Wouldn't it be great if there was a simple test you could take (or give to your kids) to determine your chances of success? Well, there is. The only problem is it's really, really, really boring. It's called the Coding Speed Test, and it has absolutely nothing to do with your ability to code. The U.S. government gives it as part of the Armed Services Vocational Aptitude Battery, or ASVAB, test.

What is it? Well, here's a sample question, from 4Tests.com.

Don't look for a pattern. It's not a logic puzzle. It simply tests your ability to look at the grid and find the word music and then select the correct number. Crazy easy, right? Yes. And the first few are a breeze, and then your brain goes numb. Lots of people give up and get sloppy with the answers, even though the answers are all, technically, easy.

Economist David Wiczer found that, on average, a 10 percent higher score on the Coding Speed Test resulted in a 1 percent increase in earnings. So, being dedicated at coding speed doesn't guarantee you a place on the billionaires list, but it does increase your chance at being successful.

Malcolm Gladwell, in his book Outliers, discovered the same concept in terms of math tests. There was a perfect correlation between how students filled out the tedious long form and their math scores. Success with math doesn't necessarily depend on innate brilliance but on the ability to persevere.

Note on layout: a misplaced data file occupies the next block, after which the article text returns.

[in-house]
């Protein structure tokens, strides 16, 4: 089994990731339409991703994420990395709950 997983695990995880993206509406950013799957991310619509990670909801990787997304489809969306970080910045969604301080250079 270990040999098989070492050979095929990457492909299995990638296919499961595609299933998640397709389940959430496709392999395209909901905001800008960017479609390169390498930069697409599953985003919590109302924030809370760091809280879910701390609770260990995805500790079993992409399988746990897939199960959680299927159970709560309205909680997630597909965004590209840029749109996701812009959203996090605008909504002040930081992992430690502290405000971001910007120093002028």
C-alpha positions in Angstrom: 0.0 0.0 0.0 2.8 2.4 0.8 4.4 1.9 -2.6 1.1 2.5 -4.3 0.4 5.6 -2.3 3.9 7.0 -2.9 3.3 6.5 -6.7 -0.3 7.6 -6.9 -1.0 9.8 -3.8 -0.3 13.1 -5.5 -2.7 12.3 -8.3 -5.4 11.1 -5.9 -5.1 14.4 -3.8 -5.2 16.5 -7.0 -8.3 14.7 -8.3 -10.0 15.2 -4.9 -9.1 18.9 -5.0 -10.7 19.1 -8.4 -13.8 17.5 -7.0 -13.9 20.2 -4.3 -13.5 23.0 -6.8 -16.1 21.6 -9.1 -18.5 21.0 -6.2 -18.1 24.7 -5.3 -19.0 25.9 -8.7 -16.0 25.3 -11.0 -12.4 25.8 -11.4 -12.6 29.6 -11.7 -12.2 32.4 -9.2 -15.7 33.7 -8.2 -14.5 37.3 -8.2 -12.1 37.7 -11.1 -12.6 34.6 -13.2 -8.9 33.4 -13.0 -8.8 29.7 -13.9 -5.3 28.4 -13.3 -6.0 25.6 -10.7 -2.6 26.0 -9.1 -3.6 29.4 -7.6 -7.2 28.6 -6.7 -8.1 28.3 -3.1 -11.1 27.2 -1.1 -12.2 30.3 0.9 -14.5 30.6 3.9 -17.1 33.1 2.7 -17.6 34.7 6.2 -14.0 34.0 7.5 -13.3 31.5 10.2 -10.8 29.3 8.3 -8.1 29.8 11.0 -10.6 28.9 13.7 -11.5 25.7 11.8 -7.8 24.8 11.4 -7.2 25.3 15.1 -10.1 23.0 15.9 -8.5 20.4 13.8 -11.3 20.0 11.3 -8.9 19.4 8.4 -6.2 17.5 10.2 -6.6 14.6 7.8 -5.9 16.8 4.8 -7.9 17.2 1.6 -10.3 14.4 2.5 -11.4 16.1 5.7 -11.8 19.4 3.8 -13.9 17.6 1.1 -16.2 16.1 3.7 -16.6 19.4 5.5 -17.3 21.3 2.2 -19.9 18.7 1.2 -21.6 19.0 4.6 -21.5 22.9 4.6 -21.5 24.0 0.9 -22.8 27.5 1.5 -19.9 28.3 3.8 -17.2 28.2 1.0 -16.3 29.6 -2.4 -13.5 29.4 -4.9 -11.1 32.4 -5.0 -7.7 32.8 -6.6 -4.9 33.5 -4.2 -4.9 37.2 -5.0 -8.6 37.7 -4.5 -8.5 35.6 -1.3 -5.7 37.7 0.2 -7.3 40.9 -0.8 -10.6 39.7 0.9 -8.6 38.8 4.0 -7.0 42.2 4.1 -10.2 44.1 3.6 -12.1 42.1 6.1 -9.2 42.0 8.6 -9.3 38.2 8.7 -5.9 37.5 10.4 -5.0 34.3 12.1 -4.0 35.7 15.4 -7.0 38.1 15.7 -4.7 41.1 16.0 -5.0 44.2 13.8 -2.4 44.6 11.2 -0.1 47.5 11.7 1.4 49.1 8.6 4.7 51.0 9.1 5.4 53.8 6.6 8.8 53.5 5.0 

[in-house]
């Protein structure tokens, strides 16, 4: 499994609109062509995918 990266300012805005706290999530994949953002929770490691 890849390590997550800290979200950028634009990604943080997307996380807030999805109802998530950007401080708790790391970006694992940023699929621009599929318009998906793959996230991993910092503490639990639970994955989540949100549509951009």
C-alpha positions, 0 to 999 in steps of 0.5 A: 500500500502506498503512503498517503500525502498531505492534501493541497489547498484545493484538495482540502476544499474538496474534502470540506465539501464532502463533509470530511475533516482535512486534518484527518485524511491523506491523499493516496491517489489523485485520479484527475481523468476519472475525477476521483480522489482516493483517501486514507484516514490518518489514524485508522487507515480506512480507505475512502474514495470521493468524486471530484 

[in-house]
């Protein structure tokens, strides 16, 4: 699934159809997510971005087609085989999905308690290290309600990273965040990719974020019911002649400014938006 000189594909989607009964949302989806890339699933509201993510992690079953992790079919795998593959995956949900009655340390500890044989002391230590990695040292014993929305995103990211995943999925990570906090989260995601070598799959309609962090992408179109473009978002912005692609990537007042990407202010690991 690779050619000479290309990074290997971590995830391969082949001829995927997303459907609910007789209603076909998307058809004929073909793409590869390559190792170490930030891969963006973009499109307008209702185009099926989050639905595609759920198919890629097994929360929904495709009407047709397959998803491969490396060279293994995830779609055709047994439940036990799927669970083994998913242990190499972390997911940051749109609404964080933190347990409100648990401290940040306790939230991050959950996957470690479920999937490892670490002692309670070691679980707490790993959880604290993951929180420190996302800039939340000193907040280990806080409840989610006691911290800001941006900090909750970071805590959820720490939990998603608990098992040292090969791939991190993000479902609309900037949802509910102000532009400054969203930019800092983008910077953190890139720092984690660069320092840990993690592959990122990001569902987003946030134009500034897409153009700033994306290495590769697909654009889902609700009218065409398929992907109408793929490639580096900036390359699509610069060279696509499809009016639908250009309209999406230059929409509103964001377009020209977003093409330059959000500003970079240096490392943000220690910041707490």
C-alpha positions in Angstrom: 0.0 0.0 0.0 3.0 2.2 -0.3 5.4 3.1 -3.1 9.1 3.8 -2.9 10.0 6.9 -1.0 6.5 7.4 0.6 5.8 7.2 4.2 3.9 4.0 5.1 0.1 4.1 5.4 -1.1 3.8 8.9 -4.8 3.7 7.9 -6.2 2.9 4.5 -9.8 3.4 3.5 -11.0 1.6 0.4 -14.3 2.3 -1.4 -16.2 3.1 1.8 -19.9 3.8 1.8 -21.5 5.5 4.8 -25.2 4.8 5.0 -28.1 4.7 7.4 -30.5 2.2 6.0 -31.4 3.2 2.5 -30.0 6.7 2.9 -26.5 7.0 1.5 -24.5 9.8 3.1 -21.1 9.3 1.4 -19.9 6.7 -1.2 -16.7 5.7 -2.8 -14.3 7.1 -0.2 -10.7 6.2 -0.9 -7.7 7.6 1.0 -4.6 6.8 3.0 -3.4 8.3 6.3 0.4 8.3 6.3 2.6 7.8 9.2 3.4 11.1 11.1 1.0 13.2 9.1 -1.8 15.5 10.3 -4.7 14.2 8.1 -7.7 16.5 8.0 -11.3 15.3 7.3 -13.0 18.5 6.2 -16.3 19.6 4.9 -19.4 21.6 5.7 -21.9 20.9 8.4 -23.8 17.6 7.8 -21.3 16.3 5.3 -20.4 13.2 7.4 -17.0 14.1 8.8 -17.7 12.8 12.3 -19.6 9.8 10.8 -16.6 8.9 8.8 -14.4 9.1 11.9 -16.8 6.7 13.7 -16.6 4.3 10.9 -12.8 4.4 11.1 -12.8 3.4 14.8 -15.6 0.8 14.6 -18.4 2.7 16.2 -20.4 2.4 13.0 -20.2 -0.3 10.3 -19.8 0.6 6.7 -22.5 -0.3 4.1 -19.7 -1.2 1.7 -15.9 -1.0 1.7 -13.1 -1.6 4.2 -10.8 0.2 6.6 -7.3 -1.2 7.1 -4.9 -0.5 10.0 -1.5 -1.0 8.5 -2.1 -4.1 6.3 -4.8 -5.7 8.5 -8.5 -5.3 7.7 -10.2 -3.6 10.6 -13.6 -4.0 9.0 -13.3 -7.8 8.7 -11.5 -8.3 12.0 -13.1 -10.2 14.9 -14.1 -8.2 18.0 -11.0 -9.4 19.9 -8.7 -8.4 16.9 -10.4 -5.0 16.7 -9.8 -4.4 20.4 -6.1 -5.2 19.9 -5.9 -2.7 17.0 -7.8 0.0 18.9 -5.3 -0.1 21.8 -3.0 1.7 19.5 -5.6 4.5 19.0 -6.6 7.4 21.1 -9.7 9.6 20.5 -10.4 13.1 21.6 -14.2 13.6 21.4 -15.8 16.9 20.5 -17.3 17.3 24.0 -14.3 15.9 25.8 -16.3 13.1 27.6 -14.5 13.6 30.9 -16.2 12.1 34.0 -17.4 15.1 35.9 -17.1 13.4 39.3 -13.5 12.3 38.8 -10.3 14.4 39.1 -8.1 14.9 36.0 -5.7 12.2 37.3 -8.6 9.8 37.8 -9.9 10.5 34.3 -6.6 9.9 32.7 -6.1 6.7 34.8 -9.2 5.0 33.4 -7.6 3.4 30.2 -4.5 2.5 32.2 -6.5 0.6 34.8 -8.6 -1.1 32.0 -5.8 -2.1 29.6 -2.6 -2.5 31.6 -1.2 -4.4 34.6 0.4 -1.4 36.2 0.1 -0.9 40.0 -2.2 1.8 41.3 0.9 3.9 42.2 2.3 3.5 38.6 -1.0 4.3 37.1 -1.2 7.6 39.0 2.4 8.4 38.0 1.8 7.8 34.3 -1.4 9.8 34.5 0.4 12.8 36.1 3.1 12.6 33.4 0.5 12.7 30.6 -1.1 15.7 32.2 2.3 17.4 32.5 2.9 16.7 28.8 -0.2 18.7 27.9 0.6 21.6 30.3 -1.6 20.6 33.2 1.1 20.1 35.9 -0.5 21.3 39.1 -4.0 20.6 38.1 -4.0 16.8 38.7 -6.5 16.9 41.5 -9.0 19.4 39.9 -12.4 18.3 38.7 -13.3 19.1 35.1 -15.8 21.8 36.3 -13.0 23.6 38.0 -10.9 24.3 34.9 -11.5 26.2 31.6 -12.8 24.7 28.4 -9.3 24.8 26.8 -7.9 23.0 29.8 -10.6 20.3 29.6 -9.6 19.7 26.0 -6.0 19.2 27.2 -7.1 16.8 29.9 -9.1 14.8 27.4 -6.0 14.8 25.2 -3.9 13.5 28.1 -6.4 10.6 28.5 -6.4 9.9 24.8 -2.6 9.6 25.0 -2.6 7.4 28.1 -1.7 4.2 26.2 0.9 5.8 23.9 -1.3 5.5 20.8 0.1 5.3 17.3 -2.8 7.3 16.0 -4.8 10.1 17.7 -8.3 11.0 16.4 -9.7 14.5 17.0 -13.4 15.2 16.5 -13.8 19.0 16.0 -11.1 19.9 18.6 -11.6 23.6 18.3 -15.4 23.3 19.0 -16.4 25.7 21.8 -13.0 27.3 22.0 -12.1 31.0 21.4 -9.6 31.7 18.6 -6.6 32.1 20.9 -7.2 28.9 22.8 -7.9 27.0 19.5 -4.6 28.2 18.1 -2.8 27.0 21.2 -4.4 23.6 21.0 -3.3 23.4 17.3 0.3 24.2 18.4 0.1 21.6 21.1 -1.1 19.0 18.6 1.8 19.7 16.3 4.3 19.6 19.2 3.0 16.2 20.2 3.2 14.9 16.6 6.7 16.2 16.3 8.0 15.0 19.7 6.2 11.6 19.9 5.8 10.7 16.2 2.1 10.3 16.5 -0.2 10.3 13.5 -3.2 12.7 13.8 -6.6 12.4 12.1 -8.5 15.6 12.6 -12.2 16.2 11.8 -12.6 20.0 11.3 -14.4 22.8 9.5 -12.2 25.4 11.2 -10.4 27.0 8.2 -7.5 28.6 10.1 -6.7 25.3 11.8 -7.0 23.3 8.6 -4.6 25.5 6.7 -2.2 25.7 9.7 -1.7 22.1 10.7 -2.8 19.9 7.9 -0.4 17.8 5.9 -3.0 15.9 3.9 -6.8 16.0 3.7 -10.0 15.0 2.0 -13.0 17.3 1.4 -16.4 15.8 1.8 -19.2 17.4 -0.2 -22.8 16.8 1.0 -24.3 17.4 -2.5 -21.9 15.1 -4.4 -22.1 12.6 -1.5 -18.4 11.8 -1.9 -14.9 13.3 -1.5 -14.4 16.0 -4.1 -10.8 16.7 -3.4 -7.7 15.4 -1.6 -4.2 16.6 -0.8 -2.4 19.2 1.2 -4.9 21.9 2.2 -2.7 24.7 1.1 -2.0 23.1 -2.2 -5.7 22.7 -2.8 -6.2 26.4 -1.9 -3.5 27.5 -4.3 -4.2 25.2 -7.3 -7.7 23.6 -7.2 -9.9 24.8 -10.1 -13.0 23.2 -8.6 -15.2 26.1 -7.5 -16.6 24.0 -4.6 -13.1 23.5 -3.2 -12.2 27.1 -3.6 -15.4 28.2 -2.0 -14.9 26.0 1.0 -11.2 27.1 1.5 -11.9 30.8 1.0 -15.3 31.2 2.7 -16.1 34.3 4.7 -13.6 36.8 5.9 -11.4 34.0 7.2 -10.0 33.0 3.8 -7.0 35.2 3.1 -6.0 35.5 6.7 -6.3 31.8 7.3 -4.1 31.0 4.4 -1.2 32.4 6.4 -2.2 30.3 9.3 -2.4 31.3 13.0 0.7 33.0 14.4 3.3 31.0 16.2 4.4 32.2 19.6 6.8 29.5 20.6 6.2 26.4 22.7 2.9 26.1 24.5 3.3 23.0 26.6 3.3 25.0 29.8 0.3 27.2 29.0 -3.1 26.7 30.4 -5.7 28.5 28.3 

It seems that a lot of success comes from stick-to-itiveness. It's how long we're willing to stay with something, even when it's boring. Some people are naturally good at persevering, others not so much. But, fortunately, the behavior can be learned.

Psychology Today gives a seven-step guide to increasing your perseverance and, in turn, your chances of success. For instance, you need to reward yourself, change your mindset so that sweat equals bliss, and play puzzle games. All of these things can help you build your ability to keep at a task.

Anyone who has ever run a business knows that it's critical to stay with it. You can't give up when the going gets tedious. So reward yourself with a piece of chocolate for doing a good job, do a puzzle when you need a boost, and keep at it.

 

Published on: Mar 31, 2015
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